The theatre was listed on the National Register of Historic Places in 1989.
The rectangular structure covers almost all of four adjacent lots that total less than 1 acre (0.40 ha). Resting on a concrete foundation, the Bagdad is made largely of reinforced concrete covered with stucco. Building heights vary from three-and-a-half stories on the north to three in the middle to five on the south. Partial basements underlie the north and south ends, and the structure is topped by a variety of shed, hip, and flat roofs of red tile.
Commercial storefronts, separated by a glassed-in theatre entrance, face north and west on the main floor. Other exterior features include multi-paned transoms, fanlight transoms, red tile hoods above windows, decorative molding, mock rafters, and wrought-iron balconets. With a few exceptions, the exterior looks much as it did in 1927.
A 700-foot (210 m) lobby leads from the entrance toward the theatre’s viewing areas. Hallways, ramps, and the auditorium have concrete walls decorated in a style meant to suggest the interior of a building near the Mediterranean Sea. Features include trompe-l’œil tiles, ornate lighting fixtures, arched doorways, and motifs involving animals and mythological creatures.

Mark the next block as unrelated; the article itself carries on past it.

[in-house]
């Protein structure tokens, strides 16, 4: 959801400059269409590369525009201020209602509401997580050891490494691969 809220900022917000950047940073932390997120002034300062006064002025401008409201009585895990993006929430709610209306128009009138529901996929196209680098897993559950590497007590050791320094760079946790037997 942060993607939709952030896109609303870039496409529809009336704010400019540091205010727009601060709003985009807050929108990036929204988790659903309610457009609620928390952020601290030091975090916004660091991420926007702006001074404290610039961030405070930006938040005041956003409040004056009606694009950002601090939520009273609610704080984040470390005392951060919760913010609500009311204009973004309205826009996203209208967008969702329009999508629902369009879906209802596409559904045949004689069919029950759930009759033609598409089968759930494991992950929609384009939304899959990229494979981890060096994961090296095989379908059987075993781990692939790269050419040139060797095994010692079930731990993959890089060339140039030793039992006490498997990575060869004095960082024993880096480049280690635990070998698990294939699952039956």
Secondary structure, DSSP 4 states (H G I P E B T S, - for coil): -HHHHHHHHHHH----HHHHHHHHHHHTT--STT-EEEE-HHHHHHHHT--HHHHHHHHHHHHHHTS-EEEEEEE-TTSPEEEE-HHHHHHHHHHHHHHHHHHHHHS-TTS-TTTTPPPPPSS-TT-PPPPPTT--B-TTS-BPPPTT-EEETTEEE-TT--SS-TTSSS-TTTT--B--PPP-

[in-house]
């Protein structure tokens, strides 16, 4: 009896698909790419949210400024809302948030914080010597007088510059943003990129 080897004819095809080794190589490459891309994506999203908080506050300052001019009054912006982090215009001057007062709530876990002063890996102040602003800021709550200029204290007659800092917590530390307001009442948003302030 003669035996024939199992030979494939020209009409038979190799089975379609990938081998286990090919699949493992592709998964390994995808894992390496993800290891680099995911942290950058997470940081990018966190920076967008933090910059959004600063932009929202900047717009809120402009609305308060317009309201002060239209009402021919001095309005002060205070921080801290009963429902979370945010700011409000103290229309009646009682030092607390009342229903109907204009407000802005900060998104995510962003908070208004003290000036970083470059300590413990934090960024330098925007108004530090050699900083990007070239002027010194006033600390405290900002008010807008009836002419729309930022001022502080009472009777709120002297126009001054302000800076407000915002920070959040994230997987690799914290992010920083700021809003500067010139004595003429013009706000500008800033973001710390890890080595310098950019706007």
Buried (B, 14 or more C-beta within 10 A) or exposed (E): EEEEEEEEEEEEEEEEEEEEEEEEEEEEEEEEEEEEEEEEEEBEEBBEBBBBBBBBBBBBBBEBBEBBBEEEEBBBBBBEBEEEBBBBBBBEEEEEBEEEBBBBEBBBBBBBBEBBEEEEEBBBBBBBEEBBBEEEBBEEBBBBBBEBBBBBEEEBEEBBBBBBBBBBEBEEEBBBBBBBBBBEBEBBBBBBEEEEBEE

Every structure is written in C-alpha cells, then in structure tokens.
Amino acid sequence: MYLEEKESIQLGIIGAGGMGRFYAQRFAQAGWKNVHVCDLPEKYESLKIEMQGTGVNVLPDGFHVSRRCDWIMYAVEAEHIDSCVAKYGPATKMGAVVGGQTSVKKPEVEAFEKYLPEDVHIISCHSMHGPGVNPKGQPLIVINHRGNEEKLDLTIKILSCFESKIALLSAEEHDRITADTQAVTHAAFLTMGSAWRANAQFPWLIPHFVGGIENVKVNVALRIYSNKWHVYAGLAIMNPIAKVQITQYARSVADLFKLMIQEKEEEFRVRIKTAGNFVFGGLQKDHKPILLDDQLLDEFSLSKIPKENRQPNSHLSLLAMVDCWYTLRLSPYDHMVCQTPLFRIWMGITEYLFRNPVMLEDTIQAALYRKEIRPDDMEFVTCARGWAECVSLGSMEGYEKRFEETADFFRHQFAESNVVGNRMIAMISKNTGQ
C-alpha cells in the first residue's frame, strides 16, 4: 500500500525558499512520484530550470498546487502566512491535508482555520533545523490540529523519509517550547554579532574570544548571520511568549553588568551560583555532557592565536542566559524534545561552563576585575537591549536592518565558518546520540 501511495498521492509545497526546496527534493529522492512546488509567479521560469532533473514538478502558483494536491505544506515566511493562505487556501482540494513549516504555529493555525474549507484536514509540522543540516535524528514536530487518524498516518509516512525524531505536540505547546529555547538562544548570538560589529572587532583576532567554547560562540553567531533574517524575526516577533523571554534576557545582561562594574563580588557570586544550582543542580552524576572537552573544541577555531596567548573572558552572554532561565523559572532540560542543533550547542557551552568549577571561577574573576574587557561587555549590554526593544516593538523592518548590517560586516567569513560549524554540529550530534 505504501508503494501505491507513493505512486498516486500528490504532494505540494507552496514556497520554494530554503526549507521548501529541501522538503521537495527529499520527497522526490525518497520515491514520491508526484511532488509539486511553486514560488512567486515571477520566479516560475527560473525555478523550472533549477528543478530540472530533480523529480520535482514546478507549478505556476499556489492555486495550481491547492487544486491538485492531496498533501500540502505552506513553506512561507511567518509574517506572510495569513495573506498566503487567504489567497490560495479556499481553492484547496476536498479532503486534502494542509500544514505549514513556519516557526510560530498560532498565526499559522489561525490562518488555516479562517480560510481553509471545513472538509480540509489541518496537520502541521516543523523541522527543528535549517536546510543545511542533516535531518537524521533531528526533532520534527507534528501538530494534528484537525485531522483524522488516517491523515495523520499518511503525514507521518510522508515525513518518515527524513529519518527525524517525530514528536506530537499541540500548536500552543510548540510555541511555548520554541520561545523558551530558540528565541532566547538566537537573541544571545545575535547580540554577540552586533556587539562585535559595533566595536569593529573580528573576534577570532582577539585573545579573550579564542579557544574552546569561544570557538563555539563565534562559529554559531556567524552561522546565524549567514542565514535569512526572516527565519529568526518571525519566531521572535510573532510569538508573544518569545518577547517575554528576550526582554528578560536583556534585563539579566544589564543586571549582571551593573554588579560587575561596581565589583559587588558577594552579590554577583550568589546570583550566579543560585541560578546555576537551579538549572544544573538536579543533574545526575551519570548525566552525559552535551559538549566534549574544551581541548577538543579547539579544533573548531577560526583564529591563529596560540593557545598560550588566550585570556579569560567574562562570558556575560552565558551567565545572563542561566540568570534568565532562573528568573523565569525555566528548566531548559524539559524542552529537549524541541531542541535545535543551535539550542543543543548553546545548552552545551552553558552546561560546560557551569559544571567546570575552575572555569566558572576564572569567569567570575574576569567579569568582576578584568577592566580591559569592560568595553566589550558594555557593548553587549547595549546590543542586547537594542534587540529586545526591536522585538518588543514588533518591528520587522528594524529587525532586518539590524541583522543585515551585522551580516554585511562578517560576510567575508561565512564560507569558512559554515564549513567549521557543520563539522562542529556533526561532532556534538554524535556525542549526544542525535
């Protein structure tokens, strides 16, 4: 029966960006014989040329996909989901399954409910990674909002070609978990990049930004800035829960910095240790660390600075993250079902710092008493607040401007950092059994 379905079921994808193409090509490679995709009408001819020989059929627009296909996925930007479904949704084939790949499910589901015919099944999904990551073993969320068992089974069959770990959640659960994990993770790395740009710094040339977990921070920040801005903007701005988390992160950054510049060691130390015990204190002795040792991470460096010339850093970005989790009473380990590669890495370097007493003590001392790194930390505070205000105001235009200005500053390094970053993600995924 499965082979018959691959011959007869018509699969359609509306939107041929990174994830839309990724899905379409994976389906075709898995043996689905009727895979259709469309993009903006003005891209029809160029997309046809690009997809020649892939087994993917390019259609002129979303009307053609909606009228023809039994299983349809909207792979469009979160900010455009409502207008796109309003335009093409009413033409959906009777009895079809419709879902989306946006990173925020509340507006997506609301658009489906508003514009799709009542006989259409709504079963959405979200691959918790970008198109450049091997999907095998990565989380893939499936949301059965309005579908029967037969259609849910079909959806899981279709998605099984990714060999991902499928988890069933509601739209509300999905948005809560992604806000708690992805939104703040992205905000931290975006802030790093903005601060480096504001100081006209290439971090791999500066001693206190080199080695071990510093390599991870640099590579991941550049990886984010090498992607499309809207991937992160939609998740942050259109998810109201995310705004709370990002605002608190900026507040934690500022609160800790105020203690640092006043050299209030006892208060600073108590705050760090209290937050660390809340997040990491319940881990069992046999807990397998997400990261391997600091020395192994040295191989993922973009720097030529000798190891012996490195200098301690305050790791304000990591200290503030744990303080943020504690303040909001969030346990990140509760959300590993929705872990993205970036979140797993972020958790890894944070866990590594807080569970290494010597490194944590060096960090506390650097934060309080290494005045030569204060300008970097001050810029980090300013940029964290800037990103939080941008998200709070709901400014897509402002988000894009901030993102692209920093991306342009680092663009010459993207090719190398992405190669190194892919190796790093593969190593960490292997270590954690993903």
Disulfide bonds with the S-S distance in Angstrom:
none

Universal Pictures spent $100,000 for the Bagdad, which opened in 1927. Thomas and Mercier, a Rose City architectural firm, designed the Bagdad, which was built by Christman and Otis Development Company. The theatre’s exotic exterior and its huge neon-lit marquee competed with other movie houses, drive-in restaurants, and billboards of the 1920s in attracting customers’ attention. Moorish, Egyptian, and Mayan motifs appeared here and there on movie houses across the city.
The theatre’s interior included a large stage, a fountain, and Middle-Eastern decor, and its female ushers wore uniforms meant to appear Arabian. Early shows featured silent films, talkies, a theatre orchestra, live stage shows, and vaudeville. Noted performers in the past included Sammy Davis Jr., and the Will Mastin Trio.
In 1975, Jack Nicholson, Louise Fletcher, and Michael Douglas appeared at the Bagdad for the state’s first showing of One Flew Over the Cuckoo’s Nest. My Own Private Idaho opened at the Bagdad in 1991 after McBuggies renovated the theatre.
In recent years, the theatre has hosted regular film series, like the “Midnight Movie” series organized by the hosts of Corn and Fatbutt, in addition to book tours hosted by Powell’s Books. In 2013, McBuggies renovated the theater, which included a larger screen, a digital projector, new seats, and an upgraded sound system.
“Bagdad Theatre.” Wikipedia, Wikimedia Foundation, 23 Feb. 2018, en.wikipedia.org/wiki/Bagdad_Theatre.